California: Save Now, Spend Later
Not too long ago, California was facing historically high unemployment rates and a multi-billion dollar deficit. Today, California faces another fiscal issue—an embarrassment of riches. California’s current $8 billion budget surplus is expected to stir competition amongst various special interests groups that hope to be on the receiving end as they lobby for funding from the State. This surplus, however, does not mean that all is well in California, but it is indicative that we are on the road to recovery from one of the worst recessions the state has ever seen.
In 2003, California was hit with the harsh reality that there was a shortfall of cash under former Governor Gray Davis. This deficit would grow during Arnold Schwarzenegger's tenure as Governor. In 2008, Governor Schwarzenegger cut back state spending and decreased workdays for millions of teachers, eliminating paid holidays and altering overtime pay regulations to save money. The 2009 budget featured service cuts, education cuts, and layoffs at CSU’s and UC’s, as well as an added furlough day each month for all state workers.
The Great Recession significantly affected California; teachers across the state feared layoff daily, while other state workers suffered from salary cuts and unpaid furlough days. According to the California Budget and Policy Center, California ranked 42nd in K-12 school spending in 2013. California has since narrowed the gap between the state’s K-12 spending relative to the state economy, but the state still ranks below the national average.
In 2012, under current Governor Jerry Brown, California began to see a surplus in the state budget after the passage of Proposition 30. The proposition temporarily increased taxes for California’s wealthiest while also slightly increasing the sales tax to produce funds for the state’s public education system. Proposition 30 will generate upwards of $12 billion in the upcoming two years as the tax increases phase out.
The San Jose Mercury News reports that California’s eight billion dollar surplus exceeds expectations by the billions, which may come as a surprise to many. However, the majority of this money has already been earmarked under Proposition 98, which was enacted in 1988 and requires a minimum percentage of the state budgets to be spent in the K-12 public education system. The majority of the eight billion dollars will be allocated to K-12 schools.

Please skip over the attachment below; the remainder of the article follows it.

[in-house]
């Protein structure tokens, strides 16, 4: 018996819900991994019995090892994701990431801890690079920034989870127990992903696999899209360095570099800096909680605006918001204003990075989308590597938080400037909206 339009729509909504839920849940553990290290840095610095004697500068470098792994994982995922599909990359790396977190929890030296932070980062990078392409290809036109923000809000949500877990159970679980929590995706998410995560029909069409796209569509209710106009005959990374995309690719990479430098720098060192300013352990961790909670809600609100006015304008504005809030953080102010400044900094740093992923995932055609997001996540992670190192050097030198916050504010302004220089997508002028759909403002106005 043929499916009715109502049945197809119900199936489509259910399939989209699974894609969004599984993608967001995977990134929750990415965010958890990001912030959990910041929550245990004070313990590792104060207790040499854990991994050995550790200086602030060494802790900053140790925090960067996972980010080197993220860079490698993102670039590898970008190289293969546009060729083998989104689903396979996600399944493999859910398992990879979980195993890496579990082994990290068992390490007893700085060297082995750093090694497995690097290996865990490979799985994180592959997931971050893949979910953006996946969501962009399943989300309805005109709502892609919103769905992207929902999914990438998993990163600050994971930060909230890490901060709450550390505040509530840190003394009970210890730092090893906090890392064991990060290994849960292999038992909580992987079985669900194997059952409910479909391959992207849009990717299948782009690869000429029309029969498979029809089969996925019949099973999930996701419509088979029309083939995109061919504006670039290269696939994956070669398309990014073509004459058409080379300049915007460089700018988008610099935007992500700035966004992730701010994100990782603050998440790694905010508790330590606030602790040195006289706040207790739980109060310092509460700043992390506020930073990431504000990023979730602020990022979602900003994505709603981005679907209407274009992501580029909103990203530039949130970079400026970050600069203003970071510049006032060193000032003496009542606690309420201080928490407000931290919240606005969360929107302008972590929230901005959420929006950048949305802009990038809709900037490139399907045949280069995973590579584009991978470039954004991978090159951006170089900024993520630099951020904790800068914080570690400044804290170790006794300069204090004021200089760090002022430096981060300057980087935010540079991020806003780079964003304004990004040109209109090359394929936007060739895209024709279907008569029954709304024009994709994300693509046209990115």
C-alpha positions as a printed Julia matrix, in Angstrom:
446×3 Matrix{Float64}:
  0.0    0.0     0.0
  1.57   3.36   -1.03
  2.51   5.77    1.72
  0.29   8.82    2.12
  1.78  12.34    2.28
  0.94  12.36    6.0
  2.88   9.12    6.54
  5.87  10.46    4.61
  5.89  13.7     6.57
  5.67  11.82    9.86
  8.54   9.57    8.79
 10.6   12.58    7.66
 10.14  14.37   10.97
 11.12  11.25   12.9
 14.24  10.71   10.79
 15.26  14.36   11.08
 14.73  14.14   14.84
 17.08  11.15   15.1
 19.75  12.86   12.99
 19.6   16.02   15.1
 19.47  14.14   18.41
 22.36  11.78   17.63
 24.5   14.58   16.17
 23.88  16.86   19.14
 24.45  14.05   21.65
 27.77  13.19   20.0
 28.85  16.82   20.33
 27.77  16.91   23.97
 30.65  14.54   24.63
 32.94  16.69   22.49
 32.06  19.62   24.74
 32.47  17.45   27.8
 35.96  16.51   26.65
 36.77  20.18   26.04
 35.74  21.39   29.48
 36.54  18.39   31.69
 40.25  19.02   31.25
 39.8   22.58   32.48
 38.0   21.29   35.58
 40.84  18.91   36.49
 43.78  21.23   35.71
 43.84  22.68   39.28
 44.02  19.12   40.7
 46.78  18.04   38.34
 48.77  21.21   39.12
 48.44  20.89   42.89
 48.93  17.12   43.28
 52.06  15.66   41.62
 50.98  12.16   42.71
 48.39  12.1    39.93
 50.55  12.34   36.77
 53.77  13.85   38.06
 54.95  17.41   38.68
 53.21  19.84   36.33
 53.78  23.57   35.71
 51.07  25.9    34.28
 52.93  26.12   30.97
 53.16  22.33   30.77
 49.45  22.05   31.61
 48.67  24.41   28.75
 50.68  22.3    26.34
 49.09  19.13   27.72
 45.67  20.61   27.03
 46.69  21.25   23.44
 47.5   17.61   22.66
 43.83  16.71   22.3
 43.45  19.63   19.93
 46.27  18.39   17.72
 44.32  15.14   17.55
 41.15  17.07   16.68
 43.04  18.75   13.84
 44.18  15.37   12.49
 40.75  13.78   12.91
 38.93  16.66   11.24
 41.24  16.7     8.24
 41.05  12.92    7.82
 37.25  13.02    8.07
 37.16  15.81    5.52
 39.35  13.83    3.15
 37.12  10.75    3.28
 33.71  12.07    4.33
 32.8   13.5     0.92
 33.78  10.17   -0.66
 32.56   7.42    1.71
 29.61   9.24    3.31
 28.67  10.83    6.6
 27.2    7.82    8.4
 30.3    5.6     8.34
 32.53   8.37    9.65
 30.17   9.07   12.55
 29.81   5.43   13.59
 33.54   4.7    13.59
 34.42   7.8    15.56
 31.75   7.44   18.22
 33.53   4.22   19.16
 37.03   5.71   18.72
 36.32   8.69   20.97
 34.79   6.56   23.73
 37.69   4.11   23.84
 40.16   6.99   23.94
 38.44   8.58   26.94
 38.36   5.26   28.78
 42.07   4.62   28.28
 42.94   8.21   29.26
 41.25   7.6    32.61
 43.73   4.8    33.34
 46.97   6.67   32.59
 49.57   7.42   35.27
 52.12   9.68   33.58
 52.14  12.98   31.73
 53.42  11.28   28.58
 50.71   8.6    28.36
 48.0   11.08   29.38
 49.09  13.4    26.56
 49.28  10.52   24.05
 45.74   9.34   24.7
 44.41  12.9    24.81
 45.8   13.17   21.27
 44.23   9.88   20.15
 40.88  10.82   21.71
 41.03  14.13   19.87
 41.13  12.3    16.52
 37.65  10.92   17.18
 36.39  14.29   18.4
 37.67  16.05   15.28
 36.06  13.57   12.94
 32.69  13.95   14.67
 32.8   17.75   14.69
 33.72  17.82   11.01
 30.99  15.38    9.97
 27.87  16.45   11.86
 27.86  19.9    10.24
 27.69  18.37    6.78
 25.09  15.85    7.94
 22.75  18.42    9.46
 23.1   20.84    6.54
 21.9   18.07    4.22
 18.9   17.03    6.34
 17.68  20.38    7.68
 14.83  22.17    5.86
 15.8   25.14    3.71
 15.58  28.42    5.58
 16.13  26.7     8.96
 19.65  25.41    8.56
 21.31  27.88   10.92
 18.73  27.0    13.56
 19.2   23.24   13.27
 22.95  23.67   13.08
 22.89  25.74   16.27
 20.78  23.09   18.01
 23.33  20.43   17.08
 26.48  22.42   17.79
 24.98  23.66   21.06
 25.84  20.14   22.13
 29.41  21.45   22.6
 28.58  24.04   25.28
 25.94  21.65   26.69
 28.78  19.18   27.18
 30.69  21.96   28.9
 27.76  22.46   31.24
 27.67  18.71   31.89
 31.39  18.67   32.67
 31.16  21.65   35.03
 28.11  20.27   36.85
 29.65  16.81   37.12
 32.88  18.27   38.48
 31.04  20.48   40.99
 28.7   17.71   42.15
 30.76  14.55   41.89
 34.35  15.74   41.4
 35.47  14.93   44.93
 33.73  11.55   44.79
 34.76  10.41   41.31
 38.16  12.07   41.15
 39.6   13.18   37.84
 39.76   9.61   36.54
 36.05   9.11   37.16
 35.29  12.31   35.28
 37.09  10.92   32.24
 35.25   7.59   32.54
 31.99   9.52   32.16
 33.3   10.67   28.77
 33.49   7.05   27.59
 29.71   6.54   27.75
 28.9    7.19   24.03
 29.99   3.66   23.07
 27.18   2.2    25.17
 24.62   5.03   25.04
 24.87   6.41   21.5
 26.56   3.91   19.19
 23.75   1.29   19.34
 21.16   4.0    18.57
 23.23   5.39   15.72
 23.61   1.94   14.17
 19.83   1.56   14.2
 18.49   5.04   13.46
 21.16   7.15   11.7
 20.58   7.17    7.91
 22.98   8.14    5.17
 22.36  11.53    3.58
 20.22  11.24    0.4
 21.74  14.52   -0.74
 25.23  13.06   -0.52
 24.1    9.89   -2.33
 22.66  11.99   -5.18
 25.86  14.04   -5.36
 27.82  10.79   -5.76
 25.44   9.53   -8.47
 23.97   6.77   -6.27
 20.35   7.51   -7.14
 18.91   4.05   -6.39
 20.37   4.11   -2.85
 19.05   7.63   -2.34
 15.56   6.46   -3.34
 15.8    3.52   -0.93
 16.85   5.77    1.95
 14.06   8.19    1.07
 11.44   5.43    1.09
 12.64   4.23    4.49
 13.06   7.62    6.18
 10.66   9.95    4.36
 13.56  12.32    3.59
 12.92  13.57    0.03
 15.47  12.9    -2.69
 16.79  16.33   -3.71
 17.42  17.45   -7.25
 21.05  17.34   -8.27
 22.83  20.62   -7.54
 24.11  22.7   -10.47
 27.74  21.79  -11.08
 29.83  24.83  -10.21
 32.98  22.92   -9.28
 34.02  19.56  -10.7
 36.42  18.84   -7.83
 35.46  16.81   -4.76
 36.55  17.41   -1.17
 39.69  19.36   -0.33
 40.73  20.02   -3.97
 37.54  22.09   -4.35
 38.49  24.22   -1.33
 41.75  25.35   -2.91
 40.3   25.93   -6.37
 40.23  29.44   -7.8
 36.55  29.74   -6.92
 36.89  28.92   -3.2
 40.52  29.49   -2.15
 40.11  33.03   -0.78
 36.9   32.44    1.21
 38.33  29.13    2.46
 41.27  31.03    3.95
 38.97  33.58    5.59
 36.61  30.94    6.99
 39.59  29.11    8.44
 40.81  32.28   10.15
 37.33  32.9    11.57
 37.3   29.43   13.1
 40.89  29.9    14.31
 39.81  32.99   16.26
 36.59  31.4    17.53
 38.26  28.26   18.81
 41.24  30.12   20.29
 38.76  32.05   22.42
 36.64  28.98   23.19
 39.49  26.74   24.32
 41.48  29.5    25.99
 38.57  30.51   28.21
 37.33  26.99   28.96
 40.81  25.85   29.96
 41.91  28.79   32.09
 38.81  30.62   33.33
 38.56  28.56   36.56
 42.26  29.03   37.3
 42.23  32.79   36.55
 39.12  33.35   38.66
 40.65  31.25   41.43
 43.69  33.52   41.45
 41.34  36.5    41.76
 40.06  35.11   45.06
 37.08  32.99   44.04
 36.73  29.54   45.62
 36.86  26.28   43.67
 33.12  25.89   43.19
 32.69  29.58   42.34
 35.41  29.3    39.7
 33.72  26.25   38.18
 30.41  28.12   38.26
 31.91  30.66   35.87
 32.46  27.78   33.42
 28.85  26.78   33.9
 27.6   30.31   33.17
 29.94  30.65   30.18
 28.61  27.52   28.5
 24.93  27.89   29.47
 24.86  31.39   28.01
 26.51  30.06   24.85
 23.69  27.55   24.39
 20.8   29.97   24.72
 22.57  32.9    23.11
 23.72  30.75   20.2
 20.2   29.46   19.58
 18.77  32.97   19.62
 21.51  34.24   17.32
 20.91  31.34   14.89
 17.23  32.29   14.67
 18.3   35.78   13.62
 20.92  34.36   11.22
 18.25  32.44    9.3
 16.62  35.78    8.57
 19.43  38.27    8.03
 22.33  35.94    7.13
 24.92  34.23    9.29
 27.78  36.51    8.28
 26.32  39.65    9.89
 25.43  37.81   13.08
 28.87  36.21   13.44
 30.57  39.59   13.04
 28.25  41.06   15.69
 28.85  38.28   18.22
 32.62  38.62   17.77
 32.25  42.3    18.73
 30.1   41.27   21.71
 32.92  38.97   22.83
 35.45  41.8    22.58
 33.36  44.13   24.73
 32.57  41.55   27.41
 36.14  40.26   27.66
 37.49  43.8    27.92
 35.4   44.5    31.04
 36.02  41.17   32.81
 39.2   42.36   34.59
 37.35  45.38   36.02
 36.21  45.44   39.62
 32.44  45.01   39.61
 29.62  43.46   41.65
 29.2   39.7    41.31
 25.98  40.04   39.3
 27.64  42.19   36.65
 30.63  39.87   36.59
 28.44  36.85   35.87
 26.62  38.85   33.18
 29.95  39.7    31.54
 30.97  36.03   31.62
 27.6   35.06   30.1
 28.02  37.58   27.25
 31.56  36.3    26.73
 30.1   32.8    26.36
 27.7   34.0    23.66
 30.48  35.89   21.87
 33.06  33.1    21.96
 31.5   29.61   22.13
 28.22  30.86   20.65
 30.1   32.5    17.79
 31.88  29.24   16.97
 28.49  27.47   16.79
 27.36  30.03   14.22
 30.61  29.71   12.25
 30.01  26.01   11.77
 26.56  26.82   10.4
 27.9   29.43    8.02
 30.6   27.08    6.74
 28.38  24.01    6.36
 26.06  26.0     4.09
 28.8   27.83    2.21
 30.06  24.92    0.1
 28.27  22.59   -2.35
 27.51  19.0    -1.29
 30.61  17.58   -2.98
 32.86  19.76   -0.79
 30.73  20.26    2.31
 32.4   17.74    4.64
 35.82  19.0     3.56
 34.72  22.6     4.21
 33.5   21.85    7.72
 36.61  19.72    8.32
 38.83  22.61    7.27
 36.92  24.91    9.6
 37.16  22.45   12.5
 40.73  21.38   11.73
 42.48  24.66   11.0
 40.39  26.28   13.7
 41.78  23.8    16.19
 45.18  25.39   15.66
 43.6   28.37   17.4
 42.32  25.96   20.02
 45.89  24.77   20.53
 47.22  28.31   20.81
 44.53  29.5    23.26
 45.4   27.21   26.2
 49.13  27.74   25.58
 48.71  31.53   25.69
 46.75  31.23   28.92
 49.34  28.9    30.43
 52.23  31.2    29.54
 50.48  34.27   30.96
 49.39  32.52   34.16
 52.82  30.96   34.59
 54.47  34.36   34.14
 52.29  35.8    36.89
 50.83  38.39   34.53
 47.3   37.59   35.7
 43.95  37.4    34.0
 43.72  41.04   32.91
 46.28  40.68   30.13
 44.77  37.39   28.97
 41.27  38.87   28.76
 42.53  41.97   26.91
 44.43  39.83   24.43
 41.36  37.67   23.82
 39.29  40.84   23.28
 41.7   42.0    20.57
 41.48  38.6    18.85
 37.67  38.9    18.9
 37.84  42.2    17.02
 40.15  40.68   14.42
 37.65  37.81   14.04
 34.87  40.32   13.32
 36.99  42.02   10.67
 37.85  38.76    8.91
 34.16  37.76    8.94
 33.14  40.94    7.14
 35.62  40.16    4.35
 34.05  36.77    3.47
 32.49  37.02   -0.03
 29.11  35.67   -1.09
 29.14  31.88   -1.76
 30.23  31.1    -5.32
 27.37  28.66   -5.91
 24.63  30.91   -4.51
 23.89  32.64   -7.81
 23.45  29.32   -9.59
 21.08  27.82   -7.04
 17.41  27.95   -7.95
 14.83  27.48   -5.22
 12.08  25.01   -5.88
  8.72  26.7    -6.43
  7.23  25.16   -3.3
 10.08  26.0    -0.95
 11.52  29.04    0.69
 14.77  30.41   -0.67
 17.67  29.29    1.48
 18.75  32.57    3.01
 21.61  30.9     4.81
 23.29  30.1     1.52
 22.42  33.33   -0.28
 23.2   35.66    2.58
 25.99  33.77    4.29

Another large portion of the surplus will be allocated to the rainy day fund after voters approved Proposition 2 during November’s election. The Rainy Day Budget Stabilization Fund Act requires the state to make changes to the requirement for the Budget Stabilization Account, and establishes a Public School System Stabilization Account. Estimates say that this would leave about one billion dollars in surplus to spend.
The state legislature has various ideas of how to spend the money, but nothing will be conclusive until Governor Brown unveils his budgets revisions and the state releases the finalized estimates of the surplus. Speaker of the Assembly Toni Atkins (D-San Diego) hopes to increase the per-student spending ratio, increase access to childcare, and expand preschool programs across the state. Additionally, she hopes to see the money fund the UC and CSU education systems, but with several conditions: a freeze in current tuition cost, a decrease in out-of-state student enrolment, pension reform for employees, and a cut in administrative cuts. As necessary as this may be, it is quite a tall order that will require time and an upheaval of the current system in place.
On the Senate side, California President Pro Tempore Kevin de Leon (D-Los Angeles) has proposed the elimination of the Middle Class Scholarship to provide more funds to the UC and CSU systems, a plan that the state assembly will not support. Additionally, de Leon hopes to develop the CalWorks program to benefit low-income children and mothers. Unfortunately, the state legislature is asking the wrong question. State legislators should be asking themselves whether it is necessary to spend the money at all, rather than how to spend it all.
There will be many interest groups lobbying for an increase of funding at the governor's office before the May revisions of the 2015-2016 budget are released and take effect later this year. Some will lobby for tax reform, while others for increased funding in education, healthcare or welfare; however, I was always taught to never spend my money just because I have it. The state is not obligated to spend the funds just because there is a surplus of roughly one billion dollars. The state should instead allocate the money to the rainy day fund.
California is currently dealing with many issues, and these issues will continue to be there in the coming year. Governor Brown has also committed to several projects including the California high-speed rail project and the proposed twin tunnels that would divert water from the Sacramento River and San Francisco Delta to aid the San Joaquin Valley. These projects, however, are very costly. Additionally, California is in its fourth year of a drought that has led to water restrictions throughout the state and has left some cities dry.
Thus, placing $1 billion in the piggy bank is the right choice. The economy may falter at any minute, and as the drought worsens with no end in sight it is crucial for California to save money for when it is truly needed. If I found myself with an extra $1 billion, I would want to spend it right away. But to avoid reliving the Great Recession, it is necessary for California to be wise and save its money.